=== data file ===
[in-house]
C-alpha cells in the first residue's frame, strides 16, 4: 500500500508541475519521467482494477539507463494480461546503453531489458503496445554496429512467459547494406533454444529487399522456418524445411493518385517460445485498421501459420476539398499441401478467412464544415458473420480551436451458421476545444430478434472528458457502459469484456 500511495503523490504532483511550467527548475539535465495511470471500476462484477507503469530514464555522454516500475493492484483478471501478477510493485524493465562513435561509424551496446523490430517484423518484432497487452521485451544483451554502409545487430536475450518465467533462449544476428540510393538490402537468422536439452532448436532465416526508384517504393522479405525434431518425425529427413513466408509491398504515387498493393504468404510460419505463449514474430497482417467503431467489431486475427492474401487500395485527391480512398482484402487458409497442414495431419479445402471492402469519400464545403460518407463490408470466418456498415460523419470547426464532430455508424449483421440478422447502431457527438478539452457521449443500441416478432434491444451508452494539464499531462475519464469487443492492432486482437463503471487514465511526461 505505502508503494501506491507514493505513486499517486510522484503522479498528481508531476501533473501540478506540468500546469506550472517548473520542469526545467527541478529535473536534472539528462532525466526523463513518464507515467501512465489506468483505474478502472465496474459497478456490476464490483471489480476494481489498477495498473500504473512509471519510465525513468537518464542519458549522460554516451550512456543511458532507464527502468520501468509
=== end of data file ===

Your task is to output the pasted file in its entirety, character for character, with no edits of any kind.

[in-house]
C-alpha cells in the first residue's frame, strides 16, 4: 500500500508541475519521467482494477539507463494480461546503453531489458503496445554496429512467459547494406533454444529487399522456418524445411493518385517460445485498421501459420476539398499441401478467412464544415458473420480551436451458421476545444430478434472528458457502459469484456 500511495503523490504532483511550467527548475539535465495511470471500476462484477507503469530514464555522454516500475493492484483478471501478477510493485524493465562513435561509424551496446523490430517484423518484432497487452521485451544483451554502409545487430536475450518465467533462449544476428540510393538490402537468422536439452532448436532465416526508384517504393522479405525434431518425425529427413513466408509491398504515387498493393504468404510460419505463449514474430497482417467503431467489431486475427492474401487500395485527391480512398482484402487458409497442414495431419479445402471492402469519400464545403460518407463490408470466418456498415460523419470547426464532430455508424449483421440478422447502431457527438478539452457521449443500441416478432434491444451508452494539464499531462475519464469487443492492432486482437463503471487514465511526461 505505502508503494501506491507514493505513486499517486510522484503522479498528481508531476501533473501540478506540468500546469506550472517548473520542469526545467527541478529535473536534472539528462532525466526523463513518464507515467501512465489506468483505474478502472465496474459497478456490476464490483471489480476494481489498477495498473500504473512509471519510465525513468537518464542519458549522460554516451550512456543511458532507464527502468520501468509